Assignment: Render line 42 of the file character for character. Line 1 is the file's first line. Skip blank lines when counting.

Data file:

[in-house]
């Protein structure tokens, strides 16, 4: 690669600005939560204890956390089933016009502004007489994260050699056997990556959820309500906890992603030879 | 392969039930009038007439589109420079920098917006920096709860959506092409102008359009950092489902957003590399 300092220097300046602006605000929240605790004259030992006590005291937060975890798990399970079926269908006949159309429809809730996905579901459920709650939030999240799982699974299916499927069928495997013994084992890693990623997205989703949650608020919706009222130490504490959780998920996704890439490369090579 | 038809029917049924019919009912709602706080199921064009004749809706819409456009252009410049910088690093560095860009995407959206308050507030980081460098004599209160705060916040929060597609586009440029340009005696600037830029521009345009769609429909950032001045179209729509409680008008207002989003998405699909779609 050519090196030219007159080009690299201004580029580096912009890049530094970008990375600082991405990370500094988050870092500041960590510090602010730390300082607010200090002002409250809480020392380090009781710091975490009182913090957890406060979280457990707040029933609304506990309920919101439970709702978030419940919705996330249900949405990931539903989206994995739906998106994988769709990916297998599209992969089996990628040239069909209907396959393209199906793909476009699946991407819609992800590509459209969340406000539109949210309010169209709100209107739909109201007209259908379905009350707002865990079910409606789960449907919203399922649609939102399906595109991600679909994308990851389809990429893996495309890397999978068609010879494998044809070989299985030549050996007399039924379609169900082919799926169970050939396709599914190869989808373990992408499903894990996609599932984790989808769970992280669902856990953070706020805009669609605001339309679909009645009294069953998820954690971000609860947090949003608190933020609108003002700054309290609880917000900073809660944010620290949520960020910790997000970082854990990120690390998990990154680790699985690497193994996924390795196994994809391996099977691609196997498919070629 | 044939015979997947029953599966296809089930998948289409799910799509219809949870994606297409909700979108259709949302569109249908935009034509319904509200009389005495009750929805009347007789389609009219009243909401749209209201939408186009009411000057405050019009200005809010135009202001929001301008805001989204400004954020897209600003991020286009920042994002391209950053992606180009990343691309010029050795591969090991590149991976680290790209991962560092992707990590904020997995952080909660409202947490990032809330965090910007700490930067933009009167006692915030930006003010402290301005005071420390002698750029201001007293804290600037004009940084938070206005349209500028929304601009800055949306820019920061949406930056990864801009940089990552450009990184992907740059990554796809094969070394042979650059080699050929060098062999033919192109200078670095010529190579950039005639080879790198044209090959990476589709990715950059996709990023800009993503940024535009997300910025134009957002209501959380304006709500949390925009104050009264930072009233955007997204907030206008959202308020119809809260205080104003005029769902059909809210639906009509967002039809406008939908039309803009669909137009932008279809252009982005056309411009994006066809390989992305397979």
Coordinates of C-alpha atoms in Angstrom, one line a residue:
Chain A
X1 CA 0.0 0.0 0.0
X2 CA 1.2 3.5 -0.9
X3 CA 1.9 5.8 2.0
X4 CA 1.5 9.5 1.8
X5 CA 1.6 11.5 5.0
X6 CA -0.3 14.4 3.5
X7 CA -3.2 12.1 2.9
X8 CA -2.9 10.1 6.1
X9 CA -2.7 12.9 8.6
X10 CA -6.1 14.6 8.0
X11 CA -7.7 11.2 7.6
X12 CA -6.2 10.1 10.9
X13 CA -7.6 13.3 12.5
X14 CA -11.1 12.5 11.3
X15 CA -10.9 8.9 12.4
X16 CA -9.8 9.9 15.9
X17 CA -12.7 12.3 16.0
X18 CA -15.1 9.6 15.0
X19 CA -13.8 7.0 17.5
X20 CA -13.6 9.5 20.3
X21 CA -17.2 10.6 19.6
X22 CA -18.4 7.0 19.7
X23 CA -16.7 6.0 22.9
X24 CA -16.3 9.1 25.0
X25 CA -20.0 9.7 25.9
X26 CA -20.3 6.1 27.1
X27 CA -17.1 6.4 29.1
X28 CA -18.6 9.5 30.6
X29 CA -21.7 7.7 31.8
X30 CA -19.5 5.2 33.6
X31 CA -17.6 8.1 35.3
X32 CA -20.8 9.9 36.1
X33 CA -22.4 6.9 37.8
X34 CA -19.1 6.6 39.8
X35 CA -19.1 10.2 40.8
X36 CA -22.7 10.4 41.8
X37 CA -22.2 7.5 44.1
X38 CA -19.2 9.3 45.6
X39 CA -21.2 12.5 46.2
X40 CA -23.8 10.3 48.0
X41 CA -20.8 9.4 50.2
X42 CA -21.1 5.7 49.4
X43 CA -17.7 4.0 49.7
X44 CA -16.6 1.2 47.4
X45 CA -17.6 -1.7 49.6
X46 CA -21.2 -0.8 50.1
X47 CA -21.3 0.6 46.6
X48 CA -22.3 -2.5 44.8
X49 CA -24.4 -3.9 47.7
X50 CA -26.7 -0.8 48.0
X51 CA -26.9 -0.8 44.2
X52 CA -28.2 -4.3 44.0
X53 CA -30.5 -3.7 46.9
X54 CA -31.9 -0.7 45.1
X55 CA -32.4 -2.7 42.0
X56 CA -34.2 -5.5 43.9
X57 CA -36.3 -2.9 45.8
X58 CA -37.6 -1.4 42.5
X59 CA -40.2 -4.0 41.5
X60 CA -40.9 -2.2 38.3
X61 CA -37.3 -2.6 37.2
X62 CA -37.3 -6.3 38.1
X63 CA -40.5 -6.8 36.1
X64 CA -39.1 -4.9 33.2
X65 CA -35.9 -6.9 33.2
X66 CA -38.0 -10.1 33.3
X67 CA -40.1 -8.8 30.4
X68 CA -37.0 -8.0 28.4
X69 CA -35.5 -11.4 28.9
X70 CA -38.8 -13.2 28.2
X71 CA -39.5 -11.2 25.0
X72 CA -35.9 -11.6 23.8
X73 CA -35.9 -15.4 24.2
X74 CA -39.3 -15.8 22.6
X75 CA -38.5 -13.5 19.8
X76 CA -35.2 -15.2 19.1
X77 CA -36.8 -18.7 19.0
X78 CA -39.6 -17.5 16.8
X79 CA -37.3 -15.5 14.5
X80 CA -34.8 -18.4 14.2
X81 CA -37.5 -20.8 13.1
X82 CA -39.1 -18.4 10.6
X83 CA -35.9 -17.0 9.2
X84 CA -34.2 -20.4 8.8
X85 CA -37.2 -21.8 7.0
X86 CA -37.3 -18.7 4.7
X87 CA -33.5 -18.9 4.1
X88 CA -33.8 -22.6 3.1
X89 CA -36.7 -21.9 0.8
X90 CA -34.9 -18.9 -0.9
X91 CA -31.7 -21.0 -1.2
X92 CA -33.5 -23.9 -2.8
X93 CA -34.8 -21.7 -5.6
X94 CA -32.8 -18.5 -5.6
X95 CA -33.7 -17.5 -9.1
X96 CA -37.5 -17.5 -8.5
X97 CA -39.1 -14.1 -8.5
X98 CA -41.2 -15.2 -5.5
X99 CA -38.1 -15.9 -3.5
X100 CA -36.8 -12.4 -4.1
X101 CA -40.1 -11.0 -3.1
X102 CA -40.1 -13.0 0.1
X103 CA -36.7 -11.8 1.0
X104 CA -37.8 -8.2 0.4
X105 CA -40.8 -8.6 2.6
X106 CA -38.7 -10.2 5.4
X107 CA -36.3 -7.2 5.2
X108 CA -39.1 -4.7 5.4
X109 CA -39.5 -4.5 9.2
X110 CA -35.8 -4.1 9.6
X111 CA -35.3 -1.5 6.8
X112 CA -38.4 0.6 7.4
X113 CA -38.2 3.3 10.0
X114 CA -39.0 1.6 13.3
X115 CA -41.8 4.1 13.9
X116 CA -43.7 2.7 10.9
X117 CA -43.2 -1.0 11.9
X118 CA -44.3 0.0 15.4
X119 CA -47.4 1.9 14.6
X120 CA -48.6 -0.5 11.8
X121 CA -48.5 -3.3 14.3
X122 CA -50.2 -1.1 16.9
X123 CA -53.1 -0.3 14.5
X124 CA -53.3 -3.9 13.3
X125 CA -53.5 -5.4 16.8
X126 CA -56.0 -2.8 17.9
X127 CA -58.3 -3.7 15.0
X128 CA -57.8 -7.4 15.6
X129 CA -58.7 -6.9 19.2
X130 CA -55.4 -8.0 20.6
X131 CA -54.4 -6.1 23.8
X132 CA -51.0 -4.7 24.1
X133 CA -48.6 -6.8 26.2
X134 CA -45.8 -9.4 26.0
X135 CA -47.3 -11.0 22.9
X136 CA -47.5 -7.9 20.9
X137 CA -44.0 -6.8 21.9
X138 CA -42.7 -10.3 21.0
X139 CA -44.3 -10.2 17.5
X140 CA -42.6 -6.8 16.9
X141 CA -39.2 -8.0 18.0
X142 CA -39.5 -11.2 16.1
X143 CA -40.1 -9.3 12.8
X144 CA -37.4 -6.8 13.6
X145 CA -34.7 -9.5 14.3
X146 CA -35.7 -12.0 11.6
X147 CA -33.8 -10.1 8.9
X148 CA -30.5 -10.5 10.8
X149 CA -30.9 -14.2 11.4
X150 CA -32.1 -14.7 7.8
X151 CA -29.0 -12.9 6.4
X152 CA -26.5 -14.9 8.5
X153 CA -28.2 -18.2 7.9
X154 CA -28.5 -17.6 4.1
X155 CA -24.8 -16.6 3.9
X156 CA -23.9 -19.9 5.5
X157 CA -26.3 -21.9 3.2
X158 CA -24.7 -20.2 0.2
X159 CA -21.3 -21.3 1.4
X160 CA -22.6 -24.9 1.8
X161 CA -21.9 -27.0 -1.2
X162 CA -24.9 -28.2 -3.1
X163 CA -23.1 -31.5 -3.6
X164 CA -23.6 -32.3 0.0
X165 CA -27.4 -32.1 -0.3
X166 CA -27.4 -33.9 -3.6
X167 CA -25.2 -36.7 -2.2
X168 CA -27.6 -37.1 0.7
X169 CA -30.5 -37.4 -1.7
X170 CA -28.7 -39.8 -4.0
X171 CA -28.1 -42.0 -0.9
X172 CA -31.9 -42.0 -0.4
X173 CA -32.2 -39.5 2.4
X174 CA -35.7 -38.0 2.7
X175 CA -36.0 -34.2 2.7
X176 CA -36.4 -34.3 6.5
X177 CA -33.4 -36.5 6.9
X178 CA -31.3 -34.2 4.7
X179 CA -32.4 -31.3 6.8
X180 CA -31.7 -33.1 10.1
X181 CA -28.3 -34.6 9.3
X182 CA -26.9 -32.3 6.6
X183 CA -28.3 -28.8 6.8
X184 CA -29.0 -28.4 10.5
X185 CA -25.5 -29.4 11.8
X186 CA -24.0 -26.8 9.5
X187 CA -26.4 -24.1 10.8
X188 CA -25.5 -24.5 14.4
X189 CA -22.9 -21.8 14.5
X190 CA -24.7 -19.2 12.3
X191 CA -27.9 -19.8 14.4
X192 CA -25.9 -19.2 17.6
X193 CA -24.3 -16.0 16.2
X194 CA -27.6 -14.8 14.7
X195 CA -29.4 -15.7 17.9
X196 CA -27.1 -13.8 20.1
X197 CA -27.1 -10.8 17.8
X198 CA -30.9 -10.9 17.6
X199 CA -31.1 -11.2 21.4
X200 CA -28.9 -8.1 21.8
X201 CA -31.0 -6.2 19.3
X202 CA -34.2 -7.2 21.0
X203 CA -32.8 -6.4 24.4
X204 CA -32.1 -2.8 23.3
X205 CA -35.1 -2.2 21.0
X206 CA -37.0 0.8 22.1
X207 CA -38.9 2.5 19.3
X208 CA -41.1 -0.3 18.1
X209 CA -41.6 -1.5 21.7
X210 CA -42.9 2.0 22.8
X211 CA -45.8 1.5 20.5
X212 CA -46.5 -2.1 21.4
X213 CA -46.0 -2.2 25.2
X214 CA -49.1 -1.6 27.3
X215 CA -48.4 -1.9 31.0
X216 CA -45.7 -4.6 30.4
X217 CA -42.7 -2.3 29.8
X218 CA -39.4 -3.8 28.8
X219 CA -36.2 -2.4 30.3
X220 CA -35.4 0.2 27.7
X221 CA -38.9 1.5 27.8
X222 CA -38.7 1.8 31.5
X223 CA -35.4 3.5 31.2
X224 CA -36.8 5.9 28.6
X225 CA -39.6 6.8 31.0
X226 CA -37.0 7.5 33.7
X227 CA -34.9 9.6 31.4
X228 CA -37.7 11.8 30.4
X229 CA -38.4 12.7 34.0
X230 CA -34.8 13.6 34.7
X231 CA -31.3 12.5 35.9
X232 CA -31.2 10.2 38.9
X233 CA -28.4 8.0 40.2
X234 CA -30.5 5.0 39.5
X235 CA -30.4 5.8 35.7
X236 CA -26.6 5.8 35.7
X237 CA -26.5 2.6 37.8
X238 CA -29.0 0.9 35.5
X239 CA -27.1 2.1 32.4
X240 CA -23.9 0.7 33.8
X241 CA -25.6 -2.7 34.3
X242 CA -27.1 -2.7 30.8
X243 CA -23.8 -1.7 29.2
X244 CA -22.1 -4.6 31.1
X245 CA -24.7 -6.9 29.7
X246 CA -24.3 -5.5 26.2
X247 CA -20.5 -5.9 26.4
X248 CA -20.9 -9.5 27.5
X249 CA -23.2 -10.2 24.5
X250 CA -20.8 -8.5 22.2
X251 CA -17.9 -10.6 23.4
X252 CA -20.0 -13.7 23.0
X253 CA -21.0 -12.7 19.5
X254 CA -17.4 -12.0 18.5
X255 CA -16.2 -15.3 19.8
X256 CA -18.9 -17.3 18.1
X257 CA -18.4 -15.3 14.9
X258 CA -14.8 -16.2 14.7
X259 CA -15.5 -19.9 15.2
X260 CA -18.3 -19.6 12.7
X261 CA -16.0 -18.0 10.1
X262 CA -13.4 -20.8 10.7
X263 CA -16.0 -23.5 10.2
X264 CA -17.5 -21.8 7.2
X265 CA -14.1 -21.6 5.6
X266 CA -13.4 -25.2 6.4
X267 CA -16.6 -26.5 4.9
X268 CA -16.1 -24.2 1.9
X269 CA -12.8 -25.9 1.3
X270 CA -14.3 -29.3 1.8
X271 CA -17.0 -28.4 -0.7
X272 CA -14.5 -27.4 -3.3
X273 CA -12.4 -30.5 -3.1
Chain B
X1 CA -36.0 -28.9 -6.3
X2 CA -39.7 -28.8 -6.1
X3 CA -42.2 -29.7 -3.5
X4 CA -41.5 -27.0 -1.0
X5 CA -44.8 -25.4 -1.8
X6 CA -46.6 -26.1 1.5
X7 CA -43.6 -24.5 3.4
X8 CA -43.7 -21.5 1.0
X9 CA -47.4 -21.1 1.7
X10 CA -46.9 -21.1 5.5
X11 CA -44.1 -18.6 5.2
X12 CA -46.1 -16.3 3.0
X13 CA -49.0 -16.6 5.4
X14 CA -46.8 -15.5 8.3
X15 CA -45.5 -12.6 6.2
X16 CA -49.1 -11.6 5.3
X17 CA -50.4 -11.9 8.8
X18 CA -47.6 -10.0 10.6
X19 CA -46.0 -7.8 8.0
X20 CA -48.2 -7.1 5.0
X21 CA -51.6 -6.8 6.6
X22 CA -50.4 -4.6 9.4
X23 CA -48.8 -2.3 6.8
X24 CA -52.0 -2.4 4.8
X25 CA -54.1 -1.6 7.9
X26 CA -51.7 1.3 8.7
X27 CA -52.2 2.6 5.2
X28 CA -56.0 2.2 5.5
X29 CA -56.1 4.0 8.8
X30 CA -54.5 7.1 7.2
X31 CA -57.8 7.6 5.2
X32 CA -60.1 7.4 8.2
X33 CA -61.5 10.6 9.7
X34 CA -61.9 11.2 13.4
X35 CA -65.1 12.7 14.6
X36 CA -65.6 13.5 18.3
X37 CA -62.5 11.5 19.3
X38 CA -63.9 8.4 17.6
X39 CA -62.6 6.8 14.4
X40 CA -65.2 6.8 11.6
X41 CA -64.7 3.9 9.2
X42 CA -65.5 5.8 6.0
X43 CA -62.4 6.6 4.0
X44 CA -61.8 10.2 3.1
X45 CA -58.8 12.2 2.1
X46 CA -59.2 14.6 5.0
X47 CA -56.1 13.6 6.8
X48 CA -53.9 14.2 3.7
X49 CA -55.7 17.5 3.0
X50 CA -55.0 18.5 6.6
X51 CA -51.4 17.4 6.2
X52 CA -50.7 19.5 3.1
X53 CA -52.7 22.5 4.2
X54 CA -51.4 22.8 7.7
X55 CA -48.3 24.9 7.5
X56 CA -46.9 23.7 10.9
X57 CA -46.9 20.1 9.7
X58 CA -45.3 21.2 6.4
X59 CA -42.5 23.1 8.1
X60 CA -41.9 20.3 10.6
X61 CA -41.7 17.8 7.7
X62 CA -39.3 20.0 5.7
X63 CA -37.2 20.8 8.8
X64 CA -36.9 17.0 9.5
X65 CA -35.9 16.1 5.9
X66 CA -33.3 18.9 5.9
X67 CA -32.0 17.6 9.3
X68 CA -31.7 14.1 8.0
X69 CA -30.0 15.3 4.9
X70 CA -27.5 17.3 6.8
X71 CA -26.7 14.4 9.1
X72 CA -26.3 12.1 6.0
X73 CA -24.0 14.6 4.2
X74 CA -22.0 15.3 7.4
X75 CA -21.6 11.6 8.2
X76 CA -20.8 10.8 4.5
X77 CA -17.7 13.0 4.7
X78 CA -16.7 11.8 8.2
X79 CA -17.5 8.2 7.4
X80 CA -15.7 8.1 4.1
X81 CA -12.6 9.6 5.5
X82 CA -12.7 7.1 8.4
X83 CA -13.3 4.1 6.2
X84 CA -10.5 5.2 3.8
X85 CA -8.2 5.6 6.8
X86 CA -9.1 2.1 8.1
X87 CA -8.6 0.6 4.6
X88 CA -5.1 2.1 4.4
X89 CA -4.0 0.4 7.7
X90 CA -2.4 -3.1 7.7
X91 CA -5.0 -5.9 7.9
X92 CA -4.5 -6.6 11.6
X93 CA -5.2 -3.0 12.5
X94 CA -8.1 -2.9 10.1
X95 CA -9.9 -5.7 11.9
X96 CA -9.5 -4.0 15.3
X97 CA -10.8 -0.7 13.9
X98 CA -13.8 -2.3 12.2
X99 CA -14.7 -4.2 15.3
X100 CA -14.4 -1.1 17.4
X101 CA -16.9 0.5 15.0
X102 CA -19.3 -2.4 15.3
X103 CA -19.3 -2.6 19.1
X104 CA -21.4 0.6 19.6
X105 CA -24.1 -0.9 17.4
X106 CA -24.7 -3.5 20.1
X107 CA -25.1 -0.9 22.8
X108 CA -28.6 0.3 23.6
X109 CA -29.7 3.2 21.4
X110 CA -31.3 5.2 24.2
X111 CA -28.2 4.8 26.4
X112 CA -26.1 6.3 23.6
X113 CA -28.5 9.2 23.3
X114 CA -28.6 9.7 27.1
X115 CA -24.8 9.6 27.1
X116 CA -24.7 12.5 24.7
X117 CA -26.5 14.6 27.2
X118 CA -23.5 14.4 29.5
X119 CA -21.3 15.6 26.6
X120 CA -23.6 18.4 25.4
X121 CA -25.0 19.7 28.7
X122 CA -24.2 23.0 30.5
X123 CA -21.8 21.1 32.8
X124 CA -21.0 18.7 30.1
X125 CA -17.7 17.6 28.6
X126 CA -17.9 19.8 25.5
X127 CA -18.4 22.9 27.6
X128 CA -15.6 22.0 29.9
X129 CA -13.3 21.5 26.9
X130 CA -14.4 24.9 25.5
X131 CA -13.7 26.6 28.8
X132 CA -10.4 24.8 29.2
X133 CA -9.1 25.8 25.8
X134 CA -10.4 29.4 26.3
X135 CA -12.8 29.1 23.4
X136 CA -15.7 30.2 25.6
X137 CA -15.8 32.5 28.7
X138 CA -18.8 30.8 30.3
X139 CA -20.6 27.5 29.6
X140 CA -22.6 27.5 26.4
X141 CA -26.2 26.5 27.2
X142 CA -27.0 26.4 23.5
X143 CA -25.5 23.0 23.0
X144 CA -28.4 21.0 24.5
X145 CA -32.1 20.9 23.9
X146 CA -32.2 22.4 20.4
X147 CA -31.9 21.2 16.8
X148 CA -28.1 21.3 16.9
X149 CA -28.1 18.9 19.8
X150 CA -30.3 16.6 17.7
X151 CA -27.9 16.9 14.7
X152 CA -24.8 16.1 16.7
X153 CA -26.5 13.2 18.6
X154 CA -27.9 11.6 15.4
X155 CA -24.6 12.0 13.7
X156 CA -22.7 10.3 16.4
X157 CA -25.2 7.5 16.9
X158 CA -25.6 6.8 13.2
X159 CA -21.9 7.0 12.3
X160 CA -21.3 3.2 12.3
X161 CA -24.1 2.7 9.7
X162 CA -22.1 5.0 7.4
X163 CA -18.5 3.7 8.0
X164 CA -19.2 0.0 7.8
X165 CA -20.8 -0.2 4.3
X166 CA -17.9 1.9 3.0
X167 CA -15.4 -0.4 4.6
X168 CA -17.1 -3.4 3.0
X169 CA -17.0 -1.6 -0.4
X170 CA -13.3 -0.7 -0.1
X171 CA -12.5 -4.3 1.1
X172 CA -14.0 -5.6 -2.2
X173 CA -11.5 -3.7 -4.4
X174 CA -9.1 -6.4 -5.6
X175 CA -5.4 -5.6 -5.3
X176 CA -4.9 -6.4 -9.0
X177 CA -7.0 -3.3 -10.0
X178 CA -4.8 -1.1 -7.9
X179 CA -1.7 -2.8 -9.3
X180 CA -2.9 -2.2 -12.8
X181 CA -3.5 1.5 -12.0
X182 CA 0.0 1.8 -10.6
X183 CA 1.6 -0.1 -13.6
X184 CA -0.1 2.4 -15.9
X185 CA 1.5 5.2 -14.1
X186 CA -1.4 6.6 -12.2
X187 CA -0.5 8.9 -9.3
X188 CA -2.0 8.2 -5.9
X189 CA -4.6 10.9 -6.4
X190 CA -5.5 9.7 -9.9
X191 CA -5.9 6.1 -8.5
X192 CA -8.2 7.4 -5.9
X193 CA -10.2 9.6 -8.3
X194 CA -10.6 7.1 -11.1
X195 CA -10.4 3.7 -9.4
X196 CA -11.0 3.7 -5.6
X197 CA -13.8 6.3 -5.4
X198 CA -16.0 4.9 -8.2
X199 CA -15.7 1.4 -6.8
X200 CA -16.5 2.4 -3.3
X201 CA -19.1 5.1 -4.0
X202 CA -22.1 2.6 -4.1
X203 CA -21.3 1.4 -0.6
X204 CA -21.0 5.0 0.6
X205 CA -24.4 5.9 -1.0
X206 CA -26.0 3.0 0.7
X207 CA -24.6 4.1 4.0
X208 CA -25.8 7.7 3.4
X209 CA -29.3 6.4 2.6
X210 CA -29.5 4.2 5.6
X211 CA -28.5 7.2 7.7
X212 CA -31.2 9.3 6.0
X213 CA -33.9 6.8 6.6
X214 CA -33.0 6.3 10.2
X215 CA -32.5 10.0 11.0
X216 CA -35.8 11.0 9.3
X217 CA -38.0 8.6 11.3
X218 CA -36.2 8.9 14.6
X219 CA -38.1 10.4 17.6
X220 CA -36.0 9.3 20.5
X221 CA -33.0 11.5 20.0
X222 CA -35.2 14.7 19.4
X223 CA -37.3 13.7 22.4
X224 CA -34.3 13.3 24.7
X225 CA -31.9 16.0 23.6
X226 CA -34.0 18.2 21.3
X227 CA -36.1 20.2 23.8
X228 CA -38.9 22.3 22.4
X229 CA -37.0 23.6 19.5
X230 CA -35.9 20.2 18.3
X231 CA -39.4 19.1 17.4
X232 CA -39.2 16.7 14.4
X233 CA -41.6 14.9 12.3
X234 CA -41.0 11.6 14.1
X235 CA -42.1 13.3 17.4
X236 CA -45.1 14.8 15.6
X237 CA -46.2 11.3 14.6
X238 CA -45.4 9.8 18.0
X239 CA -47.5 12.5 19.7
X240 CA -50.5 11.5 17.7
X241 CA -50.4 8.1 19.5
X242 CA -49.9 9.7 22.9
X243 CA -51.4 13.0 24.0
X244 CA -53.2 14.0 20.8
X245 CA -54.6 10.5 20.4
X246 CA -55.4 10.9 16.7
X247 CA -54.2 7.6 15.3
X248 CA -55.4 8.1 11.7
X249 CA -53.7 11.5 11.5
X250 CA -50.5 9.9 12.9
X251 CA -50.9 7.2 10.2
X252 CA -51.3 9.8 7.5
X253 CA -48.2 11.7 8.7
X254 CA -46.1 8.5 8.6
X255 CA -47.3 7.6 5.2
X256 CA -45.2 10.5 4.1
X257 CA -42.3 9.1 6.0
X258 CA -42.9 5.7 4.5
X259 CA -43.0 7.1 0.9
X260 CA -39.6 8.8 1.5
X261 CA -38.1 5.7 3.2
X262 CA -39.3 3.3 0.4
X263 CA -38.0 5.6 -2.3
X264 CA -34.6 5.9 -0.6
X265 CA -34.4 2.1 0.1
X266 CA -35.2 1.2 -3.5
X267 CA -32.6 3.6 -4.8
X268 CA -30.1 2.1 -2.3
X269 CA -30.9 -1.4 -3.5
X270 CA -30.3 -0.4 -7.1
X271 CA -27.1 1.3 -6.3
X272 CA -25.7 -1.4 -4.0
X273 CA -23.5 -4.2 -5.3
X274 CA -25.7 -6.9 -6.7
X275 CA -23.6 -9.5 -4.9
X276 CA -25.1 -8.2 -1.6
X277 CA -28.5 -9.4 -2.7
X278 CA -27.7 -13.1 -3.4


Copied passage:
X38 CA -19.2 9.3 45.6